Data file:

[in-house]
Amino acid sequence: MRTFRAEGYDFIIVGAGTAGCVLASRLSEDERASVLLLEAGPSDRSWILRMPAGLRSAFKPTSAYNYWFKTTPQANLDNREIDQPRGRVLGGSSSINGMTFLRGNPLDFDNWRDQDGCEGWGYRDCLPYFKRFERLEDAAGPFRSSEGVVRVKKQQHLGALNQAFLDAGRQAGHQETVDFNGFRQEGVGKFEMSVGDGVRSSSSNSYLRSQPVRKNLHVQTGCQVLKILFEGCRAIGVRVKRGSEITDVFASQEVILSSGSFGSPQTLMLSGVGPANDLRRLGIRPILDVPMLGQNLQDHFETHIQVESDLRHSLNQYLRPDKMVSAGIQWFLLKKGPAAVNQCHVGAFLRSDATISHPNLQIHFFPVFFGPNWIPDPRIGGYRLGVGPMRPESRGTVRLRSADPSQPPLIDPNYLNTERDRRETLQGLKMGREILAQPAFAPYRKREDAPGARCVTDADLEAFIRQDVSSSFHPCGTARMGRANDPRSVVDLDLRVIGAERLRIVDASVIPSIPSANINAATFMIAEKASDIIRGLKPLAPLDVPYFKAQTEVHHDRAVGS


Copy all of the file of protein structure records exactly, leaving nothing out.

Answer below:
[in-house]
Amino acid sequence: MRTFRAEGYDFIIVGAGTAGCVLASRLSEDERASVLLLEAGPSDRSWILRMPAGLRSAFKPTSAYNYWFKTTPQANLDNREIDQPRGRVLGGSSSINGMTFLRGNPLDFDNWRDQDGCEGWGYRDCLPYFKRFERLEDAAGPFRSSEGVVRVKKQQHLGALNQAFLDAGRQAGHQETVDFNGFRQEGVGKFEMSVGDGVRSSSSNSYLRSQPVRKNLHVQTGCQVLKILFEGCRAIGVRVKRGSEITDVFASQEVILSSGSFGSPQTLMLSGVGPANDLRRLGIRPILDVPMLGQNLQDHFETHIQVESDLRHSLNQYLRPDKMVSAGIQWFLLKKGPAAVNQCHVGAFLRSDATISHPNLQIHFFPVFFGPNWIPDPRIGGYRLGVGPMRPESRGTVRLRSADPSQPPLIDPNYLNTERDRRETLQGLKMGREILAQPAFAPYRKREDAPGARCVTDADLEAFIRQDVSSSFHPCGTARMGRANDPRSVVDLDLRVIGAERLRIVDASVIPSIPSANINAATFMIAEKASDIIRGLKPLAPLDVPYFKAQTEVHHDRAVGS